Some Suggestions for Teaching Python

I recently had the chance to attend a Software Carpentry bootcamp at the University of Queensland (as a teaching assistant), as well as seeing a presentation from one of UQ's tutors at PyCon Australia 2014.

While many of the issues they encountered were inherent in the complexity of teaching programming, a few seemed like things that could be avoided.

Getting floating point results from integer division

In Python 2, integer division copies C in truncating the answer by default:

    $ python -c "print(3/4)"

Promoting to floating point requires type coercion, a command line flag or a future import:

    $ python -c "print(float(3)/4)"
    $ python -Qnew -c "print(3/4)"
    $ python -c "from __future__ import division; print(3/4)"

Python 3 just does the right thing by default, so one way to avoid the problem entirely is to teach Python 3 instead of Python 2:

    $ python3 -c "print(3/4)"

(In both Python 2 and 3, the // floor division operator explicitly requests truncating division when it is desired)

Common Python 2/3 syntax for printing values

I've been using Python 2 and 3 in parallel for more than 8 years now (while Python 3.0 was released in 2008, the project started in earnest a couple of years earlier than that, while Python 2.5 was still in development).

One essential trick I have learned in order to make regularly switching back and forth feasible is to limit myself to the common print syntax that works the same in both versions: passing a single argument surrounded by parentheses.

$ python -c 'print("Hello world!")'
Hello world!
$ python3 -c 'print("Hello world!")'
Hello world!

If I need to pass multiple arguments, I'll use string formatting, rather than the implicit concatenation feature.

$ python -c 'print("{} {}{}".format("Hello", "world", "!"))'
Hello world!
$ python3 -c 'print("{} {}{}".format("Hello", "world", "!"))'
Hello world!

Rather than doing this, the Software Carpentry material that was used at the bootcamp I attended used the legacy Python 2 only print syntax extensively, causing examples that otherwise would have worked fine in either version to fail for students that happened to be running Python 3. Adopting the shared syntax for printing values could be enough to make the course largely version independent.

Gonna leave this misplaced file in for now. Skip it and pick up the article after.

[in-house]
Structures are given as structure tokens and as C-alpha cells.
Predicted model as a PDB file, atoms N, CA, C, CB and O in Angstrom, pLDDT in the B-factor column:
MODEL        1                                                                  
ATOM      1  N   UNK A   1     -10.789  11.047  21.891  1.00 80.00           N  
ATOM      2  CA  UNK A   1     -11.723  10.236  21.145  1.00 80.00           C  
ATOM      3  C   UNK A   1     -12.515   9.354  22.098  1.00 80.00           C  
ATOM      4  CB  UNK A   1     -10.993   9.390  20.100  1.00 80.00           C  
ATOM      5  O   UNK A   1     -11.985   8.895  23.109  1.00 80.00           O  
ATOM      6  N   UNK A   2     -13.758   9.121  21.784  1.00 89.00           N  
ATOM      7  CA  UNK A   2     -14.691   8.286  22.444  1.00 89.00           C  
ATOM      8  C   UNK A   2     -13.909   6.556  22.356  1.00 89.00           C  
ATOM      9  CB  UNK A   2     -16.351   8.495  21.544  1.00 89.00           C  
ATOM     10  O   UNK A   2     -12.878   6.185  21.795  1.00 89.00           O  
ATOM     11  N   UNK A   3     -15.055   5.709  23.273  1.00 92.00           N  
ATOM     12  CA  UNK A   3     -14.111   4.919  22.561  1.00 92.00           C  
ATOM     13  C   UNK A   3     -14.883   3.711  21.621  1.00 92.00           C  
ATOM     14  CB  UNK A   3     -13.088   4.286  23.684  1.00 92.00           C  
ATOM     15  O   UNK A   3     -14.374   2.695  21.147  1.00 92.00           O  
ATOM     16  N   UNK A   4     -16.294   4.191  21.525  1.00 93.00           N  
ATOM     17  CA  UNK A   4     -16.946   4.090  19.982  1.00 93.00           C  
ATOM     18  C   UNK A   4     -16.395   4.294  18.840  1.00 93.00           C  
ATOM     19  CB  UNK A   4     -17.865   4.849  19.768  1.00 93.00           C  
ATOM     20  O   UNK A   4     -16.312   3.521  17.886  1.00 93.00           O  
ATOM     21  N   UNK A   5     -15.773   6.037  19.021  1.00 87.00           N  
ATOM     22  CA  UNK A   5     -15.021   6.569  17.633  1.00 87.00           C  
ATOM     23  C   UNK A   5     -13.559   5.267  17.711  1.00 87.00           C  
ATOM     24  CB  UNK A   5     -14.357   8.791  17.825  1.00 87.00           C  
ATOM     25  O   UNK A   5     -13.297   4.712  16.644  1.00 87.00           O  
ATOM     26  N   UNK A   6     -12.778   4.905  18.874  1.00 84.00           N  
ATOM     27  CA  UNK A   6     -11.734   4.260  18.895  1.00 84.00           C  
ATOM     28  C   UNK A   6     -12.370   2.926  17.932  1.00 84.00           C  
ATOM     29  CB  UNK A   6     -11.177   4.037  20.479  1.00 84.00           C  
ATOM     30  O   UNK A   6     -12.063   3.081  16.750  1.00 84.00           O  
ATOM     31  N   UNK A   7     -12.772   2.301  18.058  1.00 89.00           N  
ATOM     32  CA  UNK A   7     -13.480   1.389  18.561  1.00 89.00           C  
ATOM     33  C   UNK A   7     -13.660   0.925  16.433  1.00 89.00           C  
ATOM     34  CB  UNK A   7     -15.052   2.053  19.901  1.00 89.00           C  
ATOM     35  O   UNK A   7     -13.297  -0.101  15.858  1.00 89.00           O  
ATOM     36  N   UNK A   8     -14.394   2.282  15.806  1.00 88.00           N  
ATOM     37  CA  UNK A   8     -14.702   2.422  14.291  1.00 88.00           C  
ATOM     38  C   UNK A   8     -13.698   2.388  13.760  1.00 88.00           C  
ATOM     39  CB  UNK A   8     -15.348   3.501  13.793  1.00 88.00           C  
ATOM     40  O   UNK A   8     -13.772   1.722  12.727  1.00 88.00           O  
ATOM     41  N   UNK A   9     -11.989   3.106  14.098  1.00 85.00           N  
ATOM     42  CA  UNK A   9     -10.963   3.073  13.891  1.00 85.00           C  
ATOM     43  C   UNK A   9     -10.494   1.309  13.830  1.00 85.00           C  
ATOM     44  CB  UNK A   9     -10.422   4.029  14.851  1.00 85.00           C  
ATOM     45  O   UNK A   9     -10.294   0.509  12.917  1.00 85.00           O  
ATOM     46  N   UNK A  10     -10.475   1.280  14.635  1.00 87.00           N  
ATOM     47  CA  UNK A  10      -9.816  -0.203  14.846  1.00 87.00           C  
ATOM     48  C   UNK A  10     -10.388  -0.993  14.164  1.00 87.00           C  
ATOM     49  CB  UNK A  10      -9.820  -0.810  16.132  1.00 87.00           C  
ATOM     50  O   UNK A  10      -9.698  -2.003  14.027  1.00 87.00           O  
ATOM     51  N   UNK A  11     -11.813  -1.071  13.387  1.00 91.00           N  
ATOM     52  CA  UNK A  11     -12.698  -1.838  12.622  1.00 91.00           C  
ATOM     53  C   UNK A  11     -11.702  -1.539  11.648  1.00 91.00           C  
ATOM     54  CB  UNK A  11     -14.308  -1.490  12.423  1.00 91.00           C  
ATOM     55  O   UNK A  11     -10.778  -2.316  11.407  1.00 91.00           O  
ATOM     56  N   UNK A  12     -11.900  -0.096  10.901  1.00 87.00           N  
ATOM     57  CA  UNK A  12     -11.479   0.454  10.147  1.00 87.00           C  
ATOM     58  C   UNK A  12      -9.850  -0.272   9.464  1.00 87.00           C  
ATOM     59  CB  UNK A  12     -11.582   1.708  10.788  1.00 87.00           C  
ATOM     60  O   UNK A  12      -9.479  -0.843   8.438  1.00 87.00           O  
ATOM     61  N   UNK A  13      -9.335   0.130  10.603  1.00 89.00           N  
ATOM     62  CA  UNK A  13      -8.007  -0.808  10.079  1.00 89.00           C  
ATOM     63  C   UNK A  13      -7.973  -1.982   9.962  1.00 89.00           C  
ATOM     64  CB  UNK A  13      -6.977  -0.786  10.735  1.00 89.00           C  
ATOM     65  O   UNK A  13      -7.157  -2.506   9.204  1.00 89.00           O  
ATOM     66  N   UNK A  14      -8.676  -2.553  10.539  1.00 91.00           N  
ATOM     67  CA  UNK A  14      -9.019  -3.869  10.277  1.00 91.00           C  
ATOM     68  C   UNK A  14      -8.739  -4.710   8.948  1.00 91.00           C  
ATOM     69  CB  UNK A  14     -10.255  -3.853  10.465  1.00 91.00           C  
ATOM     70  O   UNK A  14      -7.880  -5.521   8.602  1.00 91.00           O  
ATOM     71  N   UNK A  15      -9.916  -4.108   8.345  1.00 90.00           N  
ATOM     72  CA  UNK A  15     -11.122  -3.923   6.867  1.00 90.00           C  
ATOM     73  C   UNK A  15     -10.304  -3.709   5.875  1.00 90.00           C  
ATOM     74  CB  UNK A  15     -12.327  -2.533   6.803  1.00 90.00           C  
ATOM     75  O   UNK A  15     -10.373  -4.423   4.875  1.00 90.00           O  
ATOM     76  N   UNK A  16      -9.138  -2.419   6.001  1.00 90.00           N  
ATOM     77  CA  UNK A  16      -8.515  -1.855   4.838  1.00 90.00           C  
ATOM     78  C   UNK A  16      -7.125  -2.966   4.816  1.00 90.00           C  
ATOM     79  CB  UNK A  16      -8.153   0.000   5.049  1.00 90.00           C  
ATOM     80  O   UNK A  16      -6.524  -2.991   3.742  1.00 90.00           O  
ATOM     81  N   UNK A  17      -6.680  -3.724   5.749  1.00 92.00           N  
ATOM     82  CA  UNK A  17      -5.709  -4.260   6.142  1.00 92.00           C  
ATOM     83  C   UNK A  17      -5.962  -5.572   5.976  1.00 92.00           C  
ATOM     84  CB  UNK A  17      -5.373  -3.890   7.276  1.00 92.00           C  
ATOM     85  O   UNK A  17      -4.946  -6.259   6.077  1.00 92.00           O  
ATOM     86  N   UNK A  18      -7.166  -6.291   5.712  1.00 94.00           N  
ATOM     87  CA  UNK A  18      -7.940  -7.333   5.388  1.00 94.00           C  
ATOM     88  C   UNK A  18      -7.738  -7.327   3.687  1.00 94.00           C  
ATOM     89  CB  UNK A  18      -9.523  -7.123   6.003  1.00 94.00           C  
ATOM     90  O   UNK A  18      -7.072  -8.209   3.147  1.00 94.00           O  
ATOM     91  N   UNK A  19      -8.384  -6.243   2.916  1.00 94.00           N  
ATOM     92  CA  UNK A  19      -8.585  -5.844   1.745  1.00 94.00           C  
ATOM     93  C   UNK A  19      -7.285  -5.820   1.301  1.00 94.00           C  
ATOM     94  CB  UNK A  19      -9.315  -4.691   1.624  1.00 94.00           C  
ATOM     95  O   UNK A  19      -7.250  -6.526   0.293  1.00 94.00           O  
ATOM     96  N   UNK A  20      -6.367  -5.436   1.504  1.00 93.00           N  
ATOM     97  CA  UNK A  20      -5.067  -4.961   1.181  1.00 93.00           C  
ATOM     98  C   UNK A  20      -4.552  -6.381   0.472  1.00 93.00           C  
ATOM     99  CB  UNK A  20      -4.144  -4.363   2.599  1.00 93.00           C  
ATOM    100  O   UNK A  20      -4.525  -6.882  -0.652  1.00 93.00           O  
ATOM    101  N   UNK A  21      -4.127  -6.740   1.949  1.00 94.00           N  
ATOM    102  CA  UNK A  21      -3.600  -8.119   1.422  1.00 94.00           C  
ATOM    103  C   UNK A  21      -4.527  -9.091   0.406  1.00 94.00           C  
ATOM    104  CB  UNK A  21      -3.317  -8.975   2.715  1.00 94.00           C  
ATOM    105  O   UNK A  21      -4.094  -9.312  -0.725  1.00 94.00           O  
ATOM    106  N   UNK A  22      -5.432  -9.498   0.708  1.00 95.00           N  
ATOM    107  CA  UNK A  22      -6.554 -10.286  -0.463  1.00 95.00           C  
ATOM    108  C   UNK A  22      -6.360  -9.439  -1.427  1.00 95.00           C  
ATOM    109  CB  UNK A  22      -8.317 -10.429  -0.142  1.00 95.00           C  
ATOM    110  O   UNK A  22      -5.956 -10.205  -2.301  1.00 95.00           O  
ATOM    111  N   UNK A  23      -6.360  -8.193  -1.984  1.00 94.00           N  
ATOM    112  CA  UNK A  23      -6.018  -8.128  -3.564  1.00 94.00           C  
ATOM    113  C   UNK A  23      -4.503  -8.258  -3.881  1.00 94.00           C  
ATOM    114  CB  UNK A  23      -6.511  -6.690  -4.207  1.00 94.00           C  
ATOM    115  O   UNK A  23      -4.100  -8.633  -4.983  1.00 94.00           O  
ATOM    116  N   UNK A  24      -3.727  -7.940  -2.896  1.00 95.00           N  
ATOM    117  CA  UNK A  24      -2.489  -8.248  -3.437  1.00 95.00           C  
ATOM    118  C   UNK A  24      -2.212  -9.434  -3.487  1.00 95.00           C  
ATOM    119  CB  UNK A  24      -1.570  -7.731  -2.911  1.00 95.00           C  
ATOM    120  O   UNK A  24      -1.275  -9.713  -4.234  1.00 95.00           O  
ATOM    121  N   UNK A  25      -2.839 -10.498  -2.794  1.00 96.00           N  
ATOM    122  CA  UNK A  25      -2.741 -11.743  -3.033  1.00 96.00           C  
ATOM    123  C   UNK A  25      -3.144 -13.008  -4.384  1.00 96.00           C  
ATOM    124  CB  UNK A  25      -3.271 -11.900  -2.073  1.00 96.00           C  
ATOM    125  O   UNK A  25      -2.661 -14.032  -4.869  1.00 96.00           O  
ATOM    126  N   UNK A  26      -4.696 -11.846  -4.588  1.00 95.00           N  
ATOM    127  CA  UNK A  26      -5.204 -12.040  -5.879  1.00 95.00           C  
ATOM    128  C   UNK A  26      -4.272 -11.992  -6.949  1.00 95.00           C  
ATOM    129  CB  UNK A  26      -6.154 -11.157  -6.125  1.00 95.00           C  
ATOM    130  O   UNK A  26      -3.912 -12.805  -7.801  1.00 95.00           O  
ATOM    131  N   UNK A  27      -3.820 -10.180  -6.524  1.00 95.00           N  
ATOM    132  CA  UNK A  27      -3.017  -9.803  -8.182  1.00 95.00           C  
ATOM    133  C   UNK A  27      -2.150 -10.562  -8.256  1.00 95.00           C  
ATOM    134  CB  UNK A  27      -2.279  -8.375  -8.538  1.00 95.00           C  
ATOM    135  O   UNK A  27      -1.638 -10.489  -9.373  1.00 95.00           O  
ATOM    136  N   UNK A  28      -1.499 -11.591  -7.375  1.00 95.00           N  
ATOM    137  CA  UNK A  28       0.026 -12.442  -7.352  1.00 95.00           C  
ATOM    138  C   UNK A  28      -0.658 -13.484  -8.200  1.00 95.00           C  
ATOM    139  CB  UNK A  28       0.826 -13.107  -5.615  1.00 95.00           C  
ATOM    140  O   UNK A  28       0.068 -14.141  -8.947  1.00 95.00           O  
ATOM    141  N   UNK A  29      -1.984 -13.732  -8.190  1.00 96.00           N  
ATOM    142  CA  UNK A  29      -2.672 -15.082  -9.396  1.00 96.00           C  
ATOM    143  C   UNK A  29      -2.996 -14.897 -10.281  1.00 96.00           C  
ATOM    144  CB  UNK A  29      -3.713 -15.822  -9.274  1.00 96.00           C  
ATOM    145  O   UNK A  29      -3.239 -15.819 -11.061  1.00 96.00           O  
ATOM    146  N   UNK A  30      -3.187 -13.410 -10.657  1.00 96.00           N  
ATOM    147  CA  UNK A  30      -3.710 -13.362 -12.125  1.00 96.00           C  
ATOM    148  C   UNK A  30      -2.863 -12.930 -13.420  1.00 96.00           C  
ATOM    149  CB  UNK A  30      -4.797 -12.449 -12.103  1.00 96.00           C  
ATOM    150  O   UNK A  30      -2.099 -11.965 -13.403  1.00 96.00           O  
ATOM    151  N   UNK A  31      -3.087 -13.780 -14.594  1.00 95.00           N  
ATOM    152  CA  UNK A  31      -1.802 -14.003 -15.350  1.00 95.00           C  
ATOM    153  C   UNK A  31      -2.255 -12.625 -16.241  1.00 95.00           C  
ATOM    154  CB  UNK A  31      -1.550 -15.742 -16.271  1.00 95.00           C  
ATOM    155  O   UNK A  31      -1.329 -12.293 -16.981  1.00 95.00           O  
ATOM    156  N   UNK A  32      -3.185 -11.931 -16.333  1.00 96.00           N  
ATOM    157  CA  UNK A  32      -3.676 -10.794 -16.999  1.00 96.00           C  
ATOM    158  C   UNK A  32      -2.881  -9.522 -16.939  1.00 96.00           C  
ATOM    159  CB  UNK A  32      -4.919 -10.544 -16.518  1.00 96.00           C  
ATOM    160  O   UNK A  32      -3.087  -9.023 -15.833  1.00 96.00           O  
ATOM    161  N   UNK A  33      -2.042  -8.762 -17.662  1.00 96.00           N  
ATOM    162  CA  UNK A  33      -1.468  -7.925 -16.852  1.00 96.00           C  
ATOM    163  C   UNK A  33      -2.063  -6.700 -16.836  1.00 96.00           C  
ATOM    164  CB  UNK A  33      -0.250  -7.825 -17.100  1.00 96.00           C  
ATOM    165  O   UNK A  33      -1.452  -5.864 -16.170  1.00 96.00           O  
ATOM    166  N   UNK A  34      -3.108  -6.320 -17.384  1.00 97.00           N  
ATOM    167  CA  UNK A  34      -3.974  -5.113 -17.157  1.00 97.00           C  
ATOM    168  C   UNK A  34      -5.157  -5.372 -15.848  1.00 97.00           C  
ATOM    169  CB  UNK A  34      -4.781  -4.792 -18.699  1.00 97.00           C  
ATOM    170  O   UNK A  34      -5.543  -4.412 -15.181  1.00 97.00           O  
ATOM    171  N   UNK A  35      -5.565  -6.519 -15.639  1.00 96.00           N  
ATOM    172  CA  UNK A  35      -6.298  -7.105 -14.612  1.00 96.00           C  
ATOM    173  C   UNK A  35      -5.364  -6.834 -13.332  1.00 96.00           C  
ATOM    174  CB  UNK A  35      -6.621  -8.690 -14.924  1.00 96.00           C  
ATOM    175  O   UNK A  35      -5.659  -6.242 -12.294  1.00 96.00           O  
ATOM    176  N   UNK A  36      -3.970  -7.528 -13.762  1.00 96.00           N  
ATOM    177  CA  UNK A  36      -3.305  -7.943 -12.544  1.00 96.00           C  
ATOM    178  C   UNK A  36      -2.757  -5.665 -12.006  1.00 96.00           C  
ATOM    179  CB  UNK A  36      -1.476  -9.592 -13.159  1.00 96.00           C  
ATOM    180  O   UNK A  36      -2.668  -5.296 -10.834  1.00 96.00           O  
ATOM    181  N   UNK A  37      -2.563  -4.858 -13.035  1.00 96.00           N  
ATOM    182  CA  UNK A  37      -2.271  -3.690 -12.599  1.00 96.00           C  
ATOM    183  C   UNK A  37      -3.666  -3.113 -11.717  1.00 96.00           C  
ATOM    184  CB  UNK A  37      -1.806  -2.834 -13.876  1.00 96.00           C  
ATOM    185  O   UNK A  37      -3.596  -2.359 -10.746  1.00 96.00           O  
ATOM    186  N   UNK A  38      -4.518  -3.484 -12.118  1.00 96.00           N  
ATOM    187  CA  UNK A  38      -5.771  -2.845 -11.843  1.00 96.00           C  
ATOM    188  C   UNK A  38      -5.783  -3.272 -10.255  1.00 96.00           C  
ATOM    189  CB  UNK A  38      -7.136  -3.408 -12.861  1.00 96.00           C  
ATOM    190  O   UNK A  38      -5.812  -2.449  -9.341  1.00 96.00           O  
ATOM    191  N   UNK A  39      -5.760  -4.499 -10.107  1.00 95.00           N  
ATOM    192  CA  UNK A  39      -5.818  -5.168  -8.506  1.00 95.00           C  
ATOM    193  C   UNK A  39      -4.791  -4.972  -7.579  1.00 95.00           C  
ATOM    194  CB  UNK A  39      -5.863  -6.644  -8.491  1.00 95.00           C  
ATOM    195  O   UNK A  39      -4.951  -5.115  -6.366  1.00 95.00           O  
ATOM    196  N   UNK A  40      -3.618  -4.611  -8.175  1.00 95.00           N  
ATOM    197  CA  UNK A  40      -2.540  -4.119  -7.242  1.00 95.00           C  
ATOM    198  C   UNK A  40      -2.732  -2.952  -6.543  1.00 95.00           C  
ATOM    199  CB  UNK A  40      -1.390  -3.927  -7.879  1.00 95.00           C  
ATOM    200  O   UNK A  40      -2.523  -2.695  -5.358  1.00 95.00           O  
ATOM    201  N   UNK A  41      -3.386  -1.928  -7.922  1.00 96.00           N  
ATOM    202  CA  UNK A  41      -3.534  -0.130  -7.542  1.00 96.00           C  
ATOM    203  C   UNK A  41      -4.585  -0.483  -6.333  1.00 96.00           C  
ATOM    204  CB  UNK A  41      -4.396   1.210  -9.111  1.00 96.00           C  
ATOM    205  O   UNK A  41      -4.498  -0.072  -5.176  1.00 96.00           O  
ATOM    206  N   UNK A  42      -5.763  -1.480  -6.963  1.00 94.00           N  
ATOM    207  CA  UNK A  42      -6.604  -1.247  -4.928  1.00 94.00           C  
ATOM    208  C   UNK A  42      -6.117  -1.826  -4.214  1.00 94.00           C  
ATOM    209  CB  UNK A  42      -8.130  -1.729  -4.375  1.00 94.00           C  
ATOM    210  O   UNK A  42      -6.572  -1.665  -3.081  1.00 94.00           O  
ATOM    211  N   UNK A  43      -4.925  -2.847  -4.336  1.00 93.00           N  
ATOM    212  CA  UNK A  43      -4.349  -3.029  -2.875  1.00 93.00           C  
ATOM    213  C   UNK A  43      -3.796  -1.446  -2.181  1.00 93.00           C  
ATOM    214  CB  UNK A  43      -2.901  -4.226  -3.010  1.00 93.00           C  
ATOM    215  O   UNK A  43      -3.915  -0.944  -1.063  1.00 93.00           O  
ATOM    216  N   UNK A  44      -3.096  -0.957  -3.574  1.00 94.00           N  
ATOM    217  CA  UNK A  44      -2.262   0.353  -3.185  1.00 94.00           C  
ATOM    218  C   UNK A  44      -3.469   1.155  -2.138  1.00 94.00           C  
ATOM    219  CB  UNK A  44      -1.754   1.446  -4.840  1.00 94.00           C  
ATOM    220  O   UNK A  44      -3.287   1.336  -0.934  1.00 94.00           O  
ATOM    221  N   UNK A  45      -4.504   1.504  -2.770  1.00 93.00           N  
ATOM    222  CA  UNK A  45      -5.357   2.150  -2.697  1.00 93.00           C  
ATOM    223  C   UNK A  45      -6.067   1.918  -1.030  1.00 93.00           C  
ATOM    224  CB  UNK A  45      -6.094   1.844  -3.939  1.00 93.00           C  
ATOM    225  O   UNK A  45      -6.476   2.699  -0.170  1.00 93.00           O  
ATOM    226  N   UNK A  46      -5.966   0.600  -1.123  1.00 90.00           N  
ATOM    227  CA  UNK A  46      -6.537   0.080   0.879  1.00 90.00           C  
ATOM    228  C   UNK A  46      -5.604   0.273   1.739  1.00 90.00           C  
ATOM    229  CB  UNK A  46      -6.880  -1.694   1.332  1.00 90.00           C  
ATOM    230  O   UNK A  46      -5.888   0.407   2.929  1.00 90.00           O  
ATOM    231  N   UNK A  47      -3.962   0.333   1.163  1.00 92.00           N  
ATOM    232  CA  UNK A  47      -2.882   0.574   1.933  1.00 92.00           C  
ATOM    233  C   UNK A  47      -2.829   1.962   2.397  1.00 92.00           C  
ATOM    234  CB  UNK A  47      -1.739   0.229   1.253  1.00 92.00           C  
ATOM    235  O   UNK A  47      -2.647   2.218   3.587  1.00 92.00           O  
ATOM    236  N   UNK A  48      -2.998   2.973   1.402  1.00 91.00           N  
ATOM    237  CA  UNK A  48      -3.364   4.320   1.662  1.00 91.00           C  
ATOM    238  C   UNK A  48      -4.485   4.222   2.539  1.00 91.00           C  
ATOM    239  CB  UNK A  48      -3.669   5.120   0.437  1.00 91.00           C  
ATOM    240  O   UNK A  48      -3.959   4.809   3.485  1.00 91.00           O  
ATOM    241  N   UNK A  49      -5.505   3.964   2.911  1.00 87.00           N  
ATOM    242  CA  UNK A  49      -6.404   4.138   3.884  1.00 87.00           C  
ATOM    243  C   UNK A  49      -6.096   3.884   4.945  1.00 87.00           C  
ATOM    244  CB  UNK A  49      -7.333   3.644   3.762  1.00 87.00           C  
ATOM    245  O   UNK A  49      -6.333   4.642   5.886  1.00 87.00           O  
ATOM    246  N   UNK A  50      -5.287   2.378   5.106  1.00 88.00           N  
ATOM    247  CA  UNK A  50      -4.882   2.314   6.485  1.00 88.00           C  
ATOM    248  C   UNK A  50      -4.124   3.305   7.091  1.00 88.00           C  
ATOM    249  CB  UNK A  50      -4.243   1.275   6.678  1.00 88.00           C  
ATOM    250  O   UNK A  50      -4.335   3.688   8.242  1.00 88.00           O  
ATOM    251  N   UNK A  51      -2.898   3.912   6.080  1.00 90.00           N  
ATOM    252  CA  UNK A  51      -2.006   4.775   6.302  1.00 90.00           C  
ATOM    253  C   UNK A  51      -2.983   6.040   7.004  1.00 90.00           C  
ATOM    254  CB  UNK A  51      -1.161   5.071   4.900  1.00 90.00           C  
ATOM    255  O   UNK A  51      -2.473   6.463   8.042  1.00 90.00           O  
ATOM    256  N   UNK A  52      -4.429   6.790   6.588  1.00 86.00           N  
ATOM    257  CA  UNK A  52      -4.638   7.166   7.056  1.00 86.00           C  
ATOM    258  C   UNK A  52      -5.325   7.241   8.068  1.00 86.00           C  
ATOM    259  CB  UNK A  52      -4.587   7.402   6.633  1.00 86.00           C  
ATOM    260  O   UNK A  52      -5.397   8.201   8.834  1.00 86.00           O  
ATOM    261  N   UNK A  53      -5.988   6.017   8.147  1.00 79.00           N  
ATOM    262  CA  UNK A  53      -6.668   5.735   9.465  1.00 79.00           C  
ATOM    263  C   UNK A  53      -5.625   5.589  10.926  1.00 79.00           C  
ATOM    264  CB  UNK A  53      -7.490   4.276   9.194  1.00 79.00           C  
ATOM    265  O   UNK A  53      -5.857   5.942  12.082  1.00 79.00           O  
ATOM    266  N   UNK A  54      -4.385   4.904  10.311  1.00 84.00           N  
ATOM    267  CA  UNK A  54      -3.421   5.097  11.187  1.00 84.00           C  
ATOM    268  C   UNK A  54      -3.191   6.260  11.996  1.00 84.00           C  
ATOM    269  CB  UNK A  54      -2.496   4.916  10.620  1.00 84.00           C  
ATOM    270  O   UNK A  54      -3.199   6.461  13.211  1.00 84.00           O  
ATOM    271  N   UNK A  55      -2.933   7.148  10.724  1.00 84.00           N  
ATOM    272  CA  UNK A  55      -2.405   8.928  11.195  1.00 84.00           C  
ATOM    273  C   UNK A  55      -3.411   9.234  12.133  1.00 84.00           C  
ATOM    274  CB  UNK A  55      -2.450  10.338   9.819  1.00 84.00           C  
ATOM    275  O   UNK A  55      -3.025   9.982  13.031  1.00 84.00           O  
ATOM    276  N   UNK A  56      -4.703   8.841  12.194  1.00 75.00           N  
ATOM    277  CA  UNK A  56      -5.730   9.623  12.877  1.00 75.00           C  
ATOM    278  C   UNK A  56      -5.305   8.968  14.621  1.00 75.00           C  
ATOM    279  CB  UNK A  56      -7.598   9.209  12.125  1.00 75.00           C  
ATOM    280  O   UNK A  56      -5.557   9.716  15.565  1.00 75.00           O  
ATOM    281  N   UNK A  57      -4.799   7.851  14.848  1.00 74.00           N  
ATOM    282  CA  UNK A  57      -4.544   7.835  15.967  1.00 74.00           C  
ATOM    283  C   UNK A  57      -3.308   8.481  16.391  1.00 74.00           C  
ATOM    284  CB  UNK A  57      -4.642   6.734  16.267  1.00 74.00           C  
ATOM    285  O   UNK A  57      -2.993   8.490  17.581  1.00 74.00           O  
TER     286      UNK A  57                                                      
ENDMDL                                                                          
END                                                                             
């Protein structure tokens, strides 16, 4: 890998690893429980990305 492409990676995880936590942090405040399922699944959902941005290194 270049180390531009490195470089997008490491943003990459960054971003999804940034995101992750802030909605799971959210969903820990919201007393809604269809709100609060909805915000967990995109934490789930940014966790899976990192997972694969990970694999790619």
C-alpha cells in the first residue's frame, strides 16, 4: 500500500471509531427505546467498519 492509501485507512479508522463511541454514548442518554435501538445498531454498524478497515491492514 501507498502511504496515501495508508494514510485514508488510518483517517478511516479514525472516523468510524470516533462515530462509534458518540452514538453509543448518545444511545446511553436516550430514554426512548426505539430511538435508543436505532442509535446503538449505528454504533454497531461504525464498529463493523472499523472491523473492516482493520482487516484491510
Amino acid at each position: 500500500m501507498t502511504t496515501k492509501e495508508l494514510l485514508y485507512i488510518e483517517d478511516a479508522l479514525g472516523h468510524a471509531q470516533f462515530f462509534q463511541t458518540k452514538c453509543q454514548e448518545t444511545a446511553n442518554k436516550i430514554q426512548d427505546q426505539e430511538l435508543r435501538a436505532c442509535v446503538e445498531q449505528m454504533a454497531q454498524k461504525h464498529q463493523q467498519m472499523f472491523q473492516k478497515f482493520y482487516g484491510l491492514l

Distinguishing between returning and printing values

One problem noted both at the bootcamp and by presenters at PyCon Australia was the challenge of teaching students the difference between printing and returning values. The problem is the "Print" part of the Read-Eval-Print-Loop provided by Python's interactive interpreter:

>>> def print_arg(x):
...     print(x)
>>> def return_arg(x):
...     return x
>>> print_arg(10)
>>> return_arg(10)

There's no obvious difference in output at the interactive prompt, especially for types like numbers where the results of str and repr are the same. Even when they're different, those differences may not be obvious to a student:

>>> print_arg("Hello world")
Hello world
>>> return_arg("Hello world")
'Hello world'

While I don't have a definitive answer for this one, an experiment that seems worth trying to me is to teach students how to replace sys.displayhook. In particular, I suggest demonstrating the following change, and seeing if it helps explain the difference between printing output for display to the user and returning values for further processing:

>>> def new_displayhook(obj):
...     if obj is not None:
...         print("-> {!r}".format(obj))
>>> import sys
>>> sys.displayhook = new_displayhook
>>> print_arg(10)
>>> return_arg(10)
-> 10

Understanding the difference between printing and returning is essential to learning to use functions effectively, and tweaking the display of results this way may help make the difference more obvious.

Addendum: IPython (including IPython Notebook)

The initial examples above focused on the standard CPython runtime, include the default interactive interpreter. The IPython interactive interpreter, including the IPython Notebook, has a couple of interesting differences in behaviour that are relevant to the above comments.

Firstly, it does display return values and printed values differently, prefacing results with an output reference number:

In [1]: print 10

In [2]: 10
Out[2]: 10

Secondly, it has an optional "autocall" feature that allows a user to tell IPython to automatically add the missing parentheses to a function call if the user leaves them out:

$ ipython3 --autocall=1 -c "print 10"
-> print(10)

This is a general purpose feature that allows users to make their IPython sessions behave more like languages that don't have first class functions (most notably, IPython's autocall feature closely resembles MATLAB's "command syntax" notation for calling functions).

It also has the side effect that users that use IPython, have autocall enabled, and don't use any of the more esoteric quirks of the Python 2 print statement (like stream redirection or suppressing the trailing newline) may not even notice that print became an ordinary builtin in Python 3.